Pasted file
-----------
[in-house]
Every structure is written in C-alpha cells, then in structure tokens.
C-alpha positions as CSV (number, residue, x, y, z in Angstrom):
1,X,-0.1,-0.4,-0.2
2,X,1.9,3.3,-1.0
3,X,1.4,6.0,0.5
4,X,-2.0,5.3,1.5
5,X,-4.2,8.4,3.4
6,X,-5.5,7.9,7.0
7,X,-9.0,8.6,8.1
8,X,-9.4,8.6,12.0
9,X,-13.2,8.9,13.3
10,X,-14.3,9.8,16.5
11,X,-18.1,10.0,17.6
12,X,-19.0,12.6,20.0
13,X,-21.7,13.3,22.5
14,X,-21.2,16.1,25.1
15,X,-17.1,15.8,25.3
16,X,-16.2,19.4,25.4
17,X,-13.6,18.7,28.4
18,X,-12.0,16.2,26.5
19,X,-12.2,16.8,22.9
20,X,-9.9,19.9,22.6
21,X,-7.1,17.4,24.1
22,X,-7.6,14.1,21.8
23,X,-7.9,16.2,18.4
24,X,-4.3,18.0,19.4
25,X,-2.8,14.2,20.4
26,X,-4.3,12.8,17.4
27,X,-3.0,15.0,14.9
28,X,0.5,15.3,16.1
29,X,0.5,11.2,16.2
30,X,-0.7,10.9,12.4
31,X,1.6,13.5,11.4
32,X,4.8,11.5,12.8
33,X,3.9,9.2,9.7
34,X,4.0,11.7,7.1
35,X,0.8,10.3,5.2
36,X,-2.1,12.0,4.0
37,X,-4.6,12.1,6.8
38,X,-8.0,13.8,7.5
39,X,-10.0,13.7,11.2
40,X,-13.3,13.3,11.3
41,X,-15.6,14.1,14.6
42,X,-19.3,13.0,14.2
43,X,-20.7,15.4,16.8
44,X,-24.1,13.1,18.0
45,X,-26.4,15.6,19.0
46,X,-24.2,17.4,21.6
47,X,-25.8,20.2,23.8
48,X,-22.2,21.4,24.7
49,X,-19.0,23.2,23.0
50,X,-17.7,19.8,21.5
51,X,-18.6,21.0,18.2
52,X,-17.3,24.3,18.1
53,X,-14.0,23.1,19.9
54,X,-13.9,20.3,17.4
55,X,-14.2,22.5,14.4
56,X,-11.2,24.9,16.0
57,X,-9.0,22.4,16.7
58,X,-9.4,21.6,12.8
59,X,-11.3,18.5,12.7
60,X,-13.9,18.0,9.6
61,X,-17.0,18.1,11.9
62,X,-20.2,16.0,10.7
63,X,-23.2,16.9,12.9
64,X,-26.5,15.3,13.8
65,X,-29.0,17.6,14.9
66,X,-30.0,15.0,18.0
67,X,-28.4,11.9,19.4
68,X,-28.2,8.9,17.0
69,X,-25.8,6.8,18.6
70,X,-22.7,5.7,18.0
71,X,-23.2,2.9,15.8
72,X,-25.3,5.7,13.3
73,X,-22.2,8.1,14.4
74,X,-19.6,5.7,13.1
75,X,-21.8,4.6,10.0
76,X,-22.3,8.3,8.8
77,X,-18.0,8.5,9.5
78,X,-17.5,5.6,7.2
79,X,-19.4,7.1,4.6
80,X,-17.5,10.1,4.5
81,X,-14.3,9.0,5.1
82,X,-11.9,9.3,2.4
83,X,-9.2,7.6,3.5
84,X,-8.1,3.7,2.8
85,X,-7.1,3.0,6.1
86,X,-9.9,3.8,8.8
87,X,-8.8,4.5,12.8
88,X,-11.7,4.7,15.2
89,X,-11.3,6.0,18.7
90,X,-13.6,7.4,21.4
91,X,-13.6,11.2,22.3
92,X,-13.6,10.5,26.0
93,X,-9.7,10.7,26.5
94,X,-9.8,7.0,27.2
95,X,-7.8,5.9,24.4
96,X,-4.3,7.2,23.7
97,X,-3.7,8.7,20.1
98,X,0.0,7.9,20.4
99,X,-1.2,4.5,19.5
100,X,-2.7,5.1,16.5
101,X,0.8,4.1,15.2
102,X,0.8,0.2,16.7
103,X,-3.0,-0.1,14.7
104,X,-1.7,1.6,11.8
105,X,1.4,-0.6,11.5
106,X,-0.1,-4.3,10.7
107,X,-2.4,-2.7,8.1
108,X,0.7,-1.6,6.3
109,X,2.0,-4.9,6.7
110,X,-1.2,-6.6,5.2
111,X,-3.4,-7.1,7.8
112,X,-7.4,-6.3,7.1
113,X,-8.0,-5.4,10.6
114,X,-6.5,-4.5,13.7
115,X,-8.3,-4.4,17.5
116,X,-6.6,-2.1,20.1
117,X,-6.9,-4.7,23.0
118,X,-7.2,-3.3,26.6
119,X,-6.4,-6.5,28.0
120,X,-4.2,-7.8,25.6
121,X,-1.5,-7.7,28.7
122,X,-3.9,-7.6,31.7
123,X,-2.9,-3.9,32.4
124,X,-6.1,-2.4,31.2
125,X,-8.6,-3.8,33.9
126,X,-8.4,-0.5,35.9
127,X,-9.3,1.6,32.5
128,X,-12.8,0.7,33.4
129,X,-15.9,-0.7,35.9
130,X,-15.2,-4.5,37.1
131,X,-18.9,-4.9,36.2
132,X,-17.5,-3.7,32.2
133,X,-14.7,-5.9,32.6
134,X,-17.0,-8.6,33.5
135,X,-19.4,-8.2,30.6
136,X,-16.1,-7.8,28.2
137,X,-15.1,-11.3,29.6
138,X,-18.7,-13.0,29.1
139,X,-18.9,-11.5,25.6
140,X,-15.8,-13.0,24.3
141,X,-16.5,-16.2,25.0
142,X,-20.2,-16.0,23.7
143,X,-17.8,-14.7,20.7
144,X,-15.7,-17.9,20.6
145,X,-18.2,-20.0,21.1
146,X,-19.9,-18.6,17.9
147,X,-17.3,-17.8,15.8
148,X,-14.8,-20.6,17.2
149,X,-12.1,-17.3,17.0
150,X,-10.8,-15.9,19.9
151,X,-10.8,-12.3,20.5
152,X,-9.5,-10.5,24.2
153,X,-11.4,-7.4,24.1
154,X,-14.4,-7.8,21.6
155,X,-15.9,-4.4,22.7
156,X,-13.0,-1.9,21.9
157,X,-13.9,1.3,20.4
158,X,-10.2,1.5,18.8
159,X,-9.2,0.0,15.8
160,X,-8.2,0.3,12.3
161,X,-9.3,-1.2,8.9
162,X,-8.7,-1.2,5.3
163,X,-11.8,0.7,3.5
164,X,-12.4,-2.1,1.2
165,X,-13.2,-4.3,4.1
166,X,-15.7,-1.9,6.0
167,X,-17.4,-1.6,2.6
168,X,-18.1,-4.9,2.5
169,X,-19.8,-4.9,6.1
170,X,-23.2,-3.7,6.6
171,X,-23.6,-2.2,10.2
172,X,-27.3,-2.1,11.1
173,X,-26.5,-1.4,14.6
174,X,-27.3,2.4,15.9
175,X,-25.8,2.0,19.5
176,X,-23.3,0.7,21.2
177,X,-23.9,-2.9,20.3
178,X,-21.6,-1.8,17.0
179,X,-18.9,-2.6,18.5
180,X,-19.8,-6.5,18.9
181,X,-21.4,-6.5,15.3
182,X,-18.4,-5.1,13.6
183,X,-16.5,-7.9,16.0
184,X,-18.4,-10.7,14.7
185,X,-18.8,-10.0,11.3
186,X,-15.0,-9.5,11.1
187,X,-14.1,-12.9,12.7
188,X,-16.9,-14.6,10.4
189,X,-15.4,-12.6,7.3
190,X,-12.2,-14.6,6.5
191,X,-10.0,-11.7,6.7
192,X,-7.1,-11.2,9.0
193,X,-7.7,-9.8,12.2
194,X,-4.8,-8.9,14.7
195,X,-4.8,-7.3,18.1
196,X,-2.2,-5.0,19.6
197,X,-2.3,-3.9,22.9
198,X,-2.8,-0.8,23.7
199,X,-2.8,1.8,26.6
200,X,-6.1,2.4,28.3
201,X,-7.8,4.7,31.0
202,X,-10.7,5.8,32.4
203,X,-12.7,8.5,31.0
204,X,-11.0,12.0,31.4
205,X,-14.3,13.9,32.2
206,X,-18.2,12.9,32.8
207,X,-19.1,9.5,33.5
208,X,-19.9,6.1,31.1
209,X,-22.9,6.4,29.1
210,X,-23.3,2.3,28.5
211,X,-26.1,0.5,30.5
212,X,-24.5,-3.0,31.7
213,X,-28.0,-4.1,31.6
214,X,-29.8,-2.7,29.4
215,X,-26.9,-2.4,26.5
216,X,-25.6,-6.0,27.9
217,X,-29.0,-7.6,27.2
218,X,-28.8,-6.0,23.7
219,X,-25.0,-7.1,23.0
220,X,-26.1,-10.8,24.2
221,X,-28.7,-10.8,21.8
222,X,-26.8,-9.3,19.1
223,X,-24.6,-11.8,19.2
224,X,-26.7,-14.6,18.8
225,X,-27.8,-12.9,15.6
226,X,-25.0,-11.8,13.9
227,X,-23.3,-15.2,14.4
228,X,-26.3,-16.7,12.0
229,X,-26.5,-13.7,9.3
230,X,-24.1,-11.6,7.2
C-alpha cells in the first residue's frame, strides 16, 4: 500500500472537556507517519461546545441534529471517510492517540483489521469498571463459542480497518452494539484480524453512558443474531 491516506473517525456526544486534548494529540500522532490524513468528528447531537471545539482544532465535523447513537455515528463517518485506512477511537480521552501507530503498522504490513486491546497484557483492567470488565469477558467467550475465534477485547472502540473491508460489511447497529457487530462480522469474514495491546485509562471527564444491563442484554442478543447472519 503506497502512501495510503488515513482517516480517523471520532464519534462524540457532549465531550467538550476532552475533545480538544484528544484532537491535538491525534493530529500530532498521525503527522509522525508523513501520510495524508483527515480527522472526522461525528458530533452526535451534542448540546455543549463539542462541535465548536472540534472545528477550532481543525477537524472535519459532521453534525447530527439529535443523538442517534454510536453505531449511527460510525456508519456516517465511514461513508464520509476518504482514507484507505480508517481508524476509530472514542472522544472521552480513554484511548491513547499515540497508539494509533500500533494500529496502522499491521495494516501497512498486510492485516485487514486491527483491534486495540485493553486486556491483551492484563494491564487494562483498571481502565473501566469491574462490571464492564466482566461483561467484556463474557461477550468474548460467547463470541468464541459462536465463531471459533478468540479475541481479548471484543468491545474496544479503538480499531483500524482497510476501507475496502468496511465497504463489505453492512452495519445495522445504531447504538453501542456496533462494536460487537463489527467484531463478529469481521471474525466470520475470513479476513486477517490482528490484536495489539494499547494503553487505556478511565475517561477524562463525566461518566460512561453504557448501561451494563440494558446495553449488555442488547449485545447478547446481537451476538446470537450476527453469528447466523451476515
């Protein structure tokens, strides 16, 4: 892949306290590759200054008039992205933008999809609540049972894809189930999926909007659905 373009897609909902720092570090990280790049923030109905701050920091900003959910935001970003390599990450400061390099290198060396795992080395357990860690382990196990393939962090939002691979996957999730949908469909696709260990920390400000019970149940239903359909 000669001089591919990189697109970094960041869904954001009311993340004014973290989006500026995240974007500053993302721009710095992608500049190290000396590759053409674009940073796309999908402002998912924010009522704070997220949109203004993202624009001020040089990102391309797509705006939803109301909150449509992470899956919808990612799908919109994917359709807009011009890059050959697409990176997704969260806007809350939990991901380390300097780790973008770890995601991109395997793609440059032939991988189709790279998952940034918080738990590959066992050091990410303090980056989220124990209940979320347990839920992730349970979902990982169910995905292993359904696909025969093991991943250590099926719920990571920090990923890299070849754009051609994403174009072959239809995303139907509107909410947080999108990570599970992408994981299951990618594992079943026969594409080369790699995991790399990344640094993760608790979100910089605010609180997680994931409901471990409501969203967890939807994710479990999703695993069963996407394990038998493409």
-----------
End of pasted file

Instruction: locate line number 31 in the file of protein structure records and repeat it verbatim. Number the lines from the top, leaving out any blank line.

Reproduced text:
28,X,0.5,15.3,16.1